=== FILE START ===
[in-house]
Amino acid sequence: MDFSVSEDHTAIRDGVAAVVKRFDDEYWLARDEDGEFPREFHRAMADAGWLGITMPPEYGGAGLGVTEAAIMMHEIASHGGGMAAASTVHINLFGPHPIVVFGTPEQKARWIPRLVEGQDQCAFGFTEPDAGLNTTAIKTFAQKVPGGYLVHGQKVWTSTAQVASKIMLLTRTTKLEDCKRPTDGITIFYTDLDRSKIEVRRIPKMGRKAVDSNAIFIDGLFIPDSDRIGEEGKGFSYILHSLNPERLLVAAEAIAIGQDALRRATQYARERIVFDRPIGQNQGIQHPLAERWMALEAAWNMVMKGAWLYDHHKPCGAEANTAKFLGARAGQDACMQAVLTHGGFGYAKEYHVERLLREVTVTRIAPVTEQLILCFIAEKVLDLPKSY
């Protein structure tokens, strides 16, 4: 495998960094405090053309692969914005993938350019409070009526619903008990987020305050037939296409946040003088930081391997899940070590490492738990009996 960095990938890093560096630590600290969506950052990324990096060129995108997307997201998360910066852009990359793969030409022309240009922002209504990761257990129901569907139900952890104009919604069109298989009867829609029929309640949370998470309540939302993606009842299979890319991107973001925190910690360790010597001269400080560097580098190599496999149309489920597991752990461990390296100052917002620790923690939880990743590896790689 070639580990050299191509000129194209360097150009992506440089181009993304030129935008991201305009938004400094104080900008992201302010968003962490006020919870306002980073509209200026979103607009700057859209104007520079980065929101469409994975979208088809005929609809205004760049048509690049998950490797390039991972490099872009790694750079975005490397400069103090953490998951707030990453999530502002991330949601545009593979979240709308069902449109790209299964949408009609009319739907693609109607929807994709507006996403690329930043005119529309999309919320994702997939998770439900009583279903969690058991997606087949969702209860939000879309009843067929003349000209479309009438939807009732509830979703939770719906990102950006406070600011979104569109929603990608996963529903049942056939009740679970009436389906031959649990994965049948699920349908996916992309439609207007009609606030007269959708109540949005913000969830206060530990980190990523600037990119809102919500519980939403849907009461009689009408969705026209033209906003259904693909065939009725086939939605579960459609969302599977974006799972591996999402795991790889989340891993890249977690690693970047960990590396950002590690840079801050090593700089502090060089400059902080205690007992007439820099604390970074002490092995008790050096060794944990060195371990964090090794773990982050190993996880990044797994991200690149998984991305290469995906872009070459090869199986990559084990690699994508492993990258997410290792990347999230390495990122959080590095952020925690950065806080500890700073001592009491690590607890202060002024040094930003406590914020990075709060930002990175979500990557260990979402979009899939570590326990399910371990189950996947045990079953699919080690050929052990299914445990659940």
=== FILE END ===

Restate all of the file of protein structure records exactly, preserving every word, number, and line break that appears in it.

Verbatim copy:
[in-house]
Amino acid sequence: MDFSVSEDHTAIRDGVAAVVKRFDDEYWLARDEDGEFPREFHRAMADAGWLGITMPPEYGGAGLGVTEAAIMMHEIASHGGGMAAASTVHINLFGPHPIVVFGTPEQKARWIPRLVEGQDQCAFGFTEPDAGLNTTAIKTFAQKVPGGYLVHGQKVWTSTAQVASKIMLLTRTTKLEDCKRPTDGITIFYTDLDRSKIEVRRIPKMGRKAVDSNAIFIDGLFIPDSDRIGEEGKGFSYILHSLNPERLLVAAEAIAIGQDALRRATQYARERIVFDRPIGQNQGIQHPLAERWMALEAAWNMVMKGAWLYDHHKPCGAEANTAKFLGARAGQDACMQAVLTHGGFGYAKEYHVERLLREVTVTRIAPVTEQLILCFIAEKVLDLPKSY
């Protein structure tokens, strides 16, 4: 495998960094405090053309692969914005993938350019409070009526619903008990987020305050037939296409946040003088930081391997899940070590490492738990009996 960095990938890093560096630590600290969506950052990324990096060129995108997307997201998360910066852009990359793969030409022309240009922002209504990761257990129901569907139900952890104009919604069109298989009867829609029929309640949370998470309540939302993606009842299979890319991107973001925190910690360790010597001269400080560097580098190599496999149309489920597991752990461990390296100052917002620790923690939880990743590896790689 070639580990050299191509000129194209360097150009992506440089181009993304030129935008991201305009938004400094104080900008992201302010968003962490006020919870306002980073509209200026979103607009700057859209104007520079980065929101469409994975979208088809005929609809205004760049048509690049998950490797390039991972490099872009790694750079975005490397400069103090953490998951707030990453999530502002991330949601545009593979979240709308069902449109790209299964949408009609009319739907693609109607929807994709507006996403690329930043005119529309999309919320994702997939998770439900009583279903969690058991997606087949969702209860939000879309009843067929003349000209479309009438939807009732509830979703939770719906990102950006406070600011979104569109929603990608996963529903049942056939009740679970009436389906031959649990994965049948699920349908996916992309439609207007009609606030007269959708109540949005913000969830206060530990980190990523600037990119809102919500519980939403849907009461009689009408969705026209033209906003259904693909065939009725086939939605579960459609969302599977974006799972591996999402795991790889989340891993890249977690690693970047960990590396950002590690840079801050090593700089502090060089400059902080205690007992007439820099604390970074002490092995008790050096060794944990060195371990964090090794773990982050190993996880990044797994991200690149998984991305290469995906872009070459090869199986990559084990690699994508492993990258997410290792990347999230390495990122959080590095952020925690950065806080500890700073001592009491690590607890202060002024040094930003406590914020990075709060930002990175979500990557260990979402979009899939570590326990399910371990189950996947045990079953699919080690050929052990299914445990659940």